Linux Lite 3.0 is anything but what its name implies. It is a full-featured operating system that lets you get down to serious business right out of the box. It is one of the few out-of-the-box experiences I have had testing Linux distros in which I actually was set up and working in less than five minutes. Linux Lite runs only the lightweight Xfce desktop environment.
If you want an effective and different approach to computer platform security, turn to the Qubes OS. Be prepared to adjust your expectations and your computing comfort zone, however. The Qubes OS does not work the way other Linux distros work in adding extra layers of security. It is based on the Fedora Linux desktop but goes well beyond Fedora’s approach.
The ability to run the Android OS as a fully functional desktop on PCs took a giant leap forward this month with a release that merges the Android-x86 Project with Jide Technology’s Remix OS distribution. Android-x86 Project developer Chih-Wei Huang late last month announced on the project’s website a partnership with Jide. He started the Android-x86 Project in 2009.
The Korora Linux desktop is a solid computing platform that’s loaded with options to suit a wide range of user needs. Korora 23 final was released last month. It’s a Fedora-based distribution featuring many user-friendly enhancements as well as a choice of five desktop environments. Unless you are looking for bleeding-edge desktop environments, Korora gives you all the top contenders.
RebeccaBlackOS is a Debian Testing-based live distribution that offers a developmental view of Wayland-based Linux desktop sessions. A few other distro makers have prototypes of Wayland running, but the options for different desktop environments available all from one live-session DVD caught my attention. Anyone curious about where Wayland development is headed can get a first look from RBOS.
Makulu 10 Xfce edition continues developer Jacque Raymer’s track record of pushing the limits with useful and innovative features to keep his distro line a step ahead of the crowd. He released Makulu 10 Xfce this week after more than 12 months in the making. The focus is stability, speed and social integration. The Xfce edition can claim success with two of those three goals.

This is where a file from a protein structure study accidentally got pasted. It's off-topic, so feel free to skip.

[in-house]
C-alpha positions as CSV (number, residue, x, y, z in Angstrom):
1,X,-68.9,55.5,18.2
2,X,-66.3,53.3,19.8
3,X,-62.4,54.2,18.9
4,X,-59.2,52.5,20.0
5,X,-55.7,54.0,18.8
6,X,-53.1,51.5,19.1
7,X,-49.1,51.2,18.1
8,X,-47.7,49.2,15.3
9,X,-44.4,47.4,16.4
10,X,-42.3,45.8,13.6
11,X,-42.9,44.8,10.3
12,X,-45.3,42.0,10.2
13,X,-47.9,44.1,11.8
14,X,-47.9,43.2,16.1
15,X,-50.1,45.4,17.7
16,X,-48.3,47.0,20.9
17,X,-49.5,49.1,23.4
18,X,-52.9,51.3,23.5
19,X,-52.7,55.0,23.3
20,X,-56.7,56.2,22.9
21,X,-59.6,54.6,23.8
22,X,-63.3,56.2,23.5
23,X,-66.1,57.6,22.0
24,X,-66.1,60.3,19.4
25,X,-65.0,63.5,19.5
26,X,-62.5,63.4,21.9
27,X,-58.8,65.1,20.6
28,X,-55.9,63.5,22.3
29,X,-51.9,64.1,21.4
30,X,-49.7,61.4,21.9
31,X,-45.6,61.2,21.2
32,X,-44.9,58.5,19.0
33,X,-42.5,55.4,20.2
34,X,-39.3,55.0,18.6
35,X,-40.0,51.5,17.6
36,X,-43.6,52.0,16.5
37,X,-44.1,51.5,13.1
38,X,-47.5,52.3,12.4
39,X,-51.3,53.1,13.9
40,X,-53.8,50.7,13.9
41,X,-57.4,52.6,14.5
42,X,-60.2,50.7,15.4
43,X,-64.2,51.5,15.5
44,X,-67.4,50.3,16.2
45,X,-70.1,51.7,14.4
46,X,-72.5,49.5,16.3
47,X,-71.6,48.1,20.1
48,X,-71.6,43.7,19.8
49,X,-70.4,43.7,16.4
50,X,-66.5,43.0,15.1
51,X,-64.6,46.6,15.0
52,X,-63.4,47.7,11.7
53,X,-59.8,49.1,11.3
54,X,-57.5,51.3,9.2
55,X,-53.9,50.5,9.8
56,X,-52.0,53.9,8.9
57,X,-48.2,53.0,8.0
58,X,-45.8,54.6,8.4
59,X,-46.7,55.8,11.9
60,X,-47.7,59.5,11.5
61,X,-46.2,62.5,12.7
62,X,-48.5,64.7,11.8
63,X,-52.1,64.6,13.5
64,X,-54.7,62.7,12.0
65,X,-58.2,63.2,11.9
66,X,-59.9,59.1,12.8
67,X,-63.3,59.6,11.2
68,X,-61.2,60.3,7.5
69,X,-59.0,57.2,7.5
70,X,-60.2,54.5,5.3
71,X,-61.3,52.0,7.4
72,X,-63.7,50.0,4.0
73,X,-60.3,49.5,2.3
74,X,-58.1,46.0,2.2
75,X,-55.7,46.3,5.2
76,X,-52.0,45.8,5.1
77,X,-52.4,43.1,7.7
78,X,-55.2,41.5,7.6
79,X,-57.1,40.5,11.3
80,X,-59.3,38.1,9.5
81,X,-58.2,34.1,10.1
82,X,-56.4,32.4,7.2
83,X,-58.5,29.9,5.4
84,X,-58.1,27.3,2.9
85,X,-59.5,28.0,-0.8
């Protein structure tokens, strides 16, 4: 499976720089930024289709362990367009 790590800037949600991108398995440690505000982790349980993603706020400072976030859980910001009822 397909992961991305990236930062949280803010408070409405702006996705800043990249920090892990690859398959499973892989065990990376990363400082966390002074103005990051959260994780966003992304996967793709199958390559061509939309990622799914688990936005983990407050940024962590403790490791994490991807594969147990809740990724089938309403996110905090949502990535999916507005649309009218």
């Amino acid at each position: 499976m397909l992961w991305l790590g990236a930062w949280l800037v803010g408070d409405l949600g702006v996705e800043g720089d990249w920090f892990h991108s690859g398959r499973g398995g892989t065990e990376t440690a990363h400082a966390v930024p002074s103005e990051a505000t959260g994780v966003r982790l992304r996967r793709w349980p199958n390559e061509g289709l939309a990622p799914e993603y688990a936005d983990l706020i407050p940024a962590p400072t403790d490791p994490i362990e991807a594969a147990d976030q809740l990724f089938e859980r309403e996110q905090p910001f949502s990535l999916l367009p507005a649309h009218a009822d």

The Rosa Desktop Fresh R series optimizes desktop usage and targets advanced users and enthusiasts looking for rich functionality. Add to that mix the default KDE flavoring and you have a compelling Linux distro. The typical Rosa user already is familiar with basic Linux offerings and wants a product with customization and personalization possibilities. That is what Rosa Desktop delivers.
Zenwalk is a Linux distro that seems to be in a state of flux. I took a gamble with the Zenwalk 8.0 beta edition, released last month, after several colleagues raved about its improvements. Chalk that up to potentially bad advice. It’s not that Zenwalk is a bad distro. It is an uncooperative and strange experience. A lot can be said about not having to struggle with a problematic OS version.
Nelum OS is a light and fast live-installable Linux distribution family offering three separate releases. The distro is a brand-new entry to the land of Linux, with its initial release posted earlier this month. It is an unusual twist on what you usually see with a Linux release. For example, the virtual desktops can be changed simply by scrolling the mouse wheel or finger scrolling the touchpad.
The latest release of the Linux distro now called “Depth OS” deserves serious consideration. It is fast, reliable and innovative, with an impressive homegrown desktop design dubbed “Deepin Desktop Environment.” Depth OS has a bit of an identity problem. The open source community that developed the distro seems to have a difficult time deciding what to call it.